A description will appear someday. I promise.


I'm moving.

Okay, kids. I've had it. Blogger sucks my butt.

I'll be at bookshelvesofdoom.blogs.com.

It'll be a little while until I'm totally up and running--I'm manually moving all of my book reviews--my personal stuff may or may not make it over. We'll see.




This bites.

So, my template continues to do horrible things. I think I might take my blog elsewhere before I lose everything on it. Favorite blog software, anyone?

Beastly Blogger.

My template got erased, so I need to re-enter everyone's blogs and stuff. If I miss yours, let me know.

Kick Me: Adventures in Adolescence -- Paul Feig

Fans of Freaks and Geeks will find a lot of the stories in this book familiar. Remember the stuff that Sam and Neil and Bill went through? The creator of the short-lived best-show-ever lived most of it--and in most cases, even more painfully:
More laughs exploded, and I knew that I had just witnessed the birth of something horrible. It was bound to happen and, in all honesty, I don't know why it didn't happened sooner. The word "fag" had started to float around on the outer fringes of my peer group right around the fifth grade. But I guess that in grade school, a fig-filled cookie was funnier that a cruel term for something we didn't understand. However, as I was about to find out, junior high was where the term flourished, and I had just been dubbed the Keeper of the Flame. As Mr. Parks tried in vain to quiet the class and regain order, I sat in the stunned realization that I had just seen the next several years of my life laid out for me.

Fig Newton was dead. Long live Paul Fag.
Oddly enough, at points, it really reminded me of the Wonder Years--but never syrupy and often excruciatingly painful (and funny--don't forget that it's hysterically funny!). I've always considered my middle school experience to be pretty miserable, but I'm not sure if I can really claim that anymore--compared to Paul Feig, my 5th-8th grade years were all sunshine and daises. Read it, cringe and laugh. Then watch Freaks and Geeks again.


I saw this over at Canuck Librarian.

Asteroid named after ‘Hitchhiker’ humorist

In related news, have you seen the cast of the Hitchhiker's movie? La la la... Sam Rockwell is playing Zaphod--for those of you who don't know the SR formula,
Sam Rockwell X 2 = blissful swoon.

People really do believe junk like this.

So, I hadn't even bothered to post about the SpongeBob thing because I thought it was so silly. Don't these people remember how stupid Falwell looked when he denounced Tinky Winky?

Yesterday, I heard a kid tell a bunch of other kids that if you watch SpongeBob, you're more likely to "end up gay". Sigh.


Running with Scissors -- Augusten Burroughs

To everyone who recommended this book to me:


I loved it. I marked so many pages (with bookmarks, I hate dog-eared pages) that I finally had to stop because I ran out of scrap paper. I read so many passages out loud to Josh that he went to work the next day talking about the book I was reading--not the book he himself was reading. I laughed so hard and so often that I had to put the book down at points. I LOVED IT.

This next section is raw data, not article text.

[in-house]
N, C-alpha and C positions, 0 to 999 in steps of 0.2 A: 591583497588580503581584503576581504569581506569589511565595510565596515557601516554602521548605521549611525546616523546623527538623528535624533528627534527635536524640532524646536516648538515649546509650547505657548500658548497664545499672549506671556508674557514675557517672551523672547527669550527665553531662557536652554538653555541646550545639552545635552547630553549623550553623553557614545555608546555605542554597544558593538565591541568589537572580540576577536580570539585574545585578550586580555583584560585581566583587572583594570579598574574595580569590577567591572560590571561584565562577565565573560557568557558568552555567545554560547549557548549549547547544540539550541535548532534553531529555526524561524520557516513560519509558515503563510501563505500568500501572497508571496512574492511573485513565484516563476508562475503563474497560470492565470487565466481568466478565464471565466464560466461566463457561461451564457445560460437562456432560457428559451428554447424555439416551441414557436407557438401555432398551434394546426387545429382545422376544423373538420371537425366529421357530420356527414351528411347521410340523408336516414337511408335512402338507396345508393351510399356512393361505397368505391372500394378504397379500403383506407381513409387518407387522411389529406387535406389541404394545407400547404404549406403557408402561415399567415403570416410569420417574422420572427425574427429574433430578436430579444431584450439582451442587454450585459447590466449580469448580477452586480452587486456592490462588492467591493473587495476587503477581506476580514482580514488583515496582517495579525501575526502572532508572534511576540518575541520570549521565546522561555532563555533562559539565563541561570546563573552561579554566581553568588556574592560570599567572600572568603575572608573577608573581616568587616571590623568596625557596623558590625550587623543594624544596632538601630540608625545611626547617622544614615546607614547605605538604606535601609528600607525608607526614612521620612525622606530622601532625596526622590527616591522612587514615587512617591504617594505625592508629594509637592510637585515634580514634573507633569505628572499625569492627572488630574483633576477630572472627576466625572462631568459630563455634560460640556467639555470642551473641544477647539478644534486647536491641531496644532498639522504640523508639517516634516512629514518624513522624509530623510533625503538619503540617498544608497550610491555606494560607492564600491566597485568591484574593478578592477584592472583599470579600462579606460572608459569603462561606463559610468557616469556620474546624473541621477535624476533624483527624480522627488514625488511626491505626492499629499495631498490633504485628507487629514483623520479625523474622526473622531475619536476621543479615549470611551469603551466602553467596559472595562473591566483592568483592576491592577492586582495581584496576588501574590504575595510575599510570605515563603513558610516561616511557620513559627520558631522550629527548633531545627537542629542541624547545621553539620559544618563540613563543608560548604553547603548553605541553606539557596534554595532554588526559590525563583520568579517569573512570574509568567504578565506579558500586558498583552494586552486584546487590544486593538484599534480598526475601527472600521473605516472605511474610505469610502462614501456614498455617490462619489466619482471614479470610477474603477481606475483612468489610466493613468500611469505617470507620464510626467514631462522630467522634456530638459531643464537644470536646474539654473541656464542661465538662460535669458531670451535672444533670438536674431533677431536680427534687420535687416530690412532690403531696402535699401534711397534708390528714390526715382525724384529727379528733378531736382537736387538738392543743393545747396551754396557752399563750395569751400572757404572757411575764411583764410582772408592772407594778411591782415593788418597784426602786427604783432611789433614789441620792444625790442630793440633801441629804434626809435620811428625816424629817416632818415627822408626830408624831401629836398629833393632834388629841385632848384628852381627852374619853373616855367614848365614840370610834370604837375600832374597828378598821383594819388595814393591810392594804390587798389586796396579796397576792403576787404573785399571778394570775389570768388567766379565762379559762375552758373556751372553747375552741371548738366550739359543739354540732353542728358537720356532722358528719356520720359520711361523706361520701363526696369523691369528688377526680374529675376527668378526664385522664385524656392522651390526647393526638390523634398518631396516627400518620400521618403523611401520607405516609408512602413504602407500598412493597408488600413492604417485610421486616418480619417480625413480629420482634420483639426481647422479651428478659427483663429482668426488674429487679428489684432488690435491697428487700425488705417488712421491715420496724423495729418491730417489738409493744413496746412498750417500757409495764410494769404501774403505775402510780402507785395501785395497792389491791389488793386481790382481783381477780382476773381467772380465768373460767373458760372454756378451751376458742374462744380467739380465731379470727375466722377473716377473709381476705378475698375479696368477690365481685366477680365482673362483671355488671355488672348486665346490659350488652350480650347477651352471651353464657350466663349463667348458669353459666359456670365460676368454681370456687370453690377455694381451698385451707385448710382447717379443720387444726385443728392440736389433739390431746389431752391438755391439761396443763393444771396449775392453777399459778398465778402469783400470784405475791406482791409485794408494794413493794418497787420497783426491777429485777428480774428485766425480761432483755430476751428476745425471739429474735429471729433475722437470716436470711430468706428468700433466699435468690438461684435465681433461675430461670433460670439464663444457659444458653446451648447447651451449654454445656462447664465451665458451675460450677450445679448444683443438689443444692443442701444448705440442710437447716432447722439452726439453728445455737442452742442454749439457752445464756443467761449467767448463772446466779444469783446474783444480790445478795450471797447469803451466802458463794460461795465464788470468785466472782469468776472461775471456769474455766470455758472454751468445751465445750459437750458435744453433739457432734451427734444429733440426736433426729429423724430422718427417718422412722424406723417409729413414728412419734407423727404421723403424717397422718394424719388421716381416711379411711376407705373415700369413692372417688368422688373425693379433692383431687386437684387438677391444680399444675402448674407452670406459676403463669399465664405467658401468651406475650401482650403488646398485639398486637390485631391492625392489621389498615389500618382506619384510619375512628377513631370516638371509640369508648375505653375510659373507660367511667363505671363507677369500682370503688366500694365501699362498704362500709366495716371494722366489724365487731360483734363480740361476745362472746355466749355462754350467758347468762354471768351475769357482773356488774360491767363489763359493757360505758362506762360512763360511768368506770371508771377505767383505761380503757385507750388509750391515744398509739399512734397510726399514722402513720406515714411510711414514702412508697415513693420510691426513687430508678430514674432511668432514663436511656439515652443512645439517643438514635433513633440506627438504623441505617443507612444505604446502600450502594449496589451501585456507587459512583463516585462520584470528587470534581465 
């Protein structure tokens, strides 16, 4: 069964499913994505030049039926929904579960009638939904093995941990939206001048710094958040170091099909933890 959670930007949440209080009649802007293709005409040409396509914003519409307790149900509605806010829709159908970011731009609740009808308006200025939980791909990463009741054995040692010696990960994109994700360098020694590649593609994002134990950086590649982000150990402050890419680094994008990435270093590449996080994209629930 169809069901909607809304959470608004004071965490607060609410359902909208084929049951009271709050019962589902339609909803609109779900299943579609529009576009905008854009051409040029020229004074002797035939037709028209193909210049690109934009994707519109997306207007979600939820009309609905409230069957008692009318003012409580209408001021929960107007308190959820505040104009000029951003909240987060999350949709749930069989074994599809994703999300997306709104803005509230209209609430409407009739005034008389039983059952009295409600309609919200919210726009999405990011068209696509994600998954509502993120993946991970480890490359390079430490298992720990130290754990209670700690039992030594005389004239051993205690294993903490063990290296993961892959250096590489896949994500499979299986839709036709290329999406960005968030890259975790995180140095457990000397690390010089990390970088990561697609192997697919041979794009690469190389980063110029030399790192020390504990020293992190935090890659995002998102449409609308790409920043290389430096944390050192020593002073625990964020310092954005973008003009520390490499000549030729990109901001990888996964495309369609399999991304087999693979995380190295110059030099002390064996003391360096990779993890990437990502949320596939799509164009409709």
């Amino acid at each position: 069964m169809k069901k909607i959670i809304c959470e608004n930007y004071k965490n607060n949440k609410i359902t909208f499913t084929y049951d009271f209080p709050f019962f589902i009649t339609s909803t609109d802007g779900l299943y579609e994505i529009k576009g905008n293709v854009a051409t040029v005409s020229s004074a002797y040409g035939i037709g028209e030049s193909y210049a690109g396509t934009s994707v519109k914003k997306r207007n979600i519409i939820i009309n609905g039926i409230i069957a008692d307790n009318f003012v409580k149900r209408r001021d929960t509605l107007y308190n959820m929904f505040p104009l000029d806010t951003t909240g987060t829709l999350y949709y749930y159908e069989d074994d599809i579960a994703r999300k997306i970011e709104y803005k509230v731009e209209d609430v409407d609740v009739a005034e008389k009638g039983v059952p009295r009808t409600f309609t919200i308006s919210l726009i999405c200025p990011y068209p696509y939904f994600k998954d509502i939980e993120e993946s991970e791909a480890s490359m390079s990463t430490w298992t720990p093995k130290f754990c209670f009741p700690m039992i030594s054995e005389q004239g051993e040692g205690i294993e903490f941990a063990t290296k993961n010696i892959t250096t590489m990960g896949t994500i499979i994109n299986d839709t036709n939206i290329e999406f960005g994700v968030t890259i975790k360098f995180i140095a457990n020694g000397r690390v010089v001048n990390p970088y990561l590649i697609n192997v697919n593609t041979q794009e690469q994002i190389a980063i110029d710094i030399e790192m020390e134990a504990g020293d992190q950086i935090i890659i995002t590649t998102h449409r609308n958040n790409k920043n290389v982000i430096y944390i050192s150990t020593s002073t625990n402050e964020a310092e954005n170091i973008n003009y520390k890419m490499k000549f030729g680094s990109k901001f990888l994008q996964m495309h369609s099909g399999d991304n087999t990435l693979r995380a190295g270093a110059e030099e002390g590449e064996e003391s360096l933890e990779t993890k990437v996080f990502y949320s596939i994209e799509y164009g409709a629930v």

Tracy, what was it that the people in the book group objected to? Was it the sex? Because, damn it, there was only about 6 pages of it. Out of 304! Granted, it was graphic, sketchy, and disturbing, but come on! Or were they upset about something else?

For the uninitiated, Running with Scissors is Augusten Burroughs' memoir of his childhood. Things start out semi-normally, with his parents on the verge of divorce:

My father's face grew red as he added a splash of tonic water to his glass. "Deirdre, will you settle down. You're hysterical, just hysterical." Because he was a professor, he was in the habit of repeating himself.

She stood up from the sofa and walked slowly across the white shag carpeting, as if finding her mark on a soundstage. "I'm hysterical?" she asked in a smooth, low voice. "You think this is hysterical?" She laughed theatrically, throwing her head back. "Oh, you poor bastard. You lousy excuse for a man." She stood next to him, leaning her back against the teak bookcase. "You're so repressed you mistake creative passion for hysterics. And don't you see? This is how you're killing me." She closed her eyes and made her Edith Piaf face.
You may notice that his mother is a tad dramatic. Well, don't get the idea that the father lacks drama--a few pages later, he chases her around the house and tries to brain her with a fondue pot. Shortly thereafter, they split up and Augusten's mother decides that she can't handle the strain of raising him--so she gives him to her psychiatrist. Keep in mind that this is a man who believes that he's receiving messages from God through his own poop.

What about Hope; would she ever get married? "See all that corn? Hope's going to marry a farmer."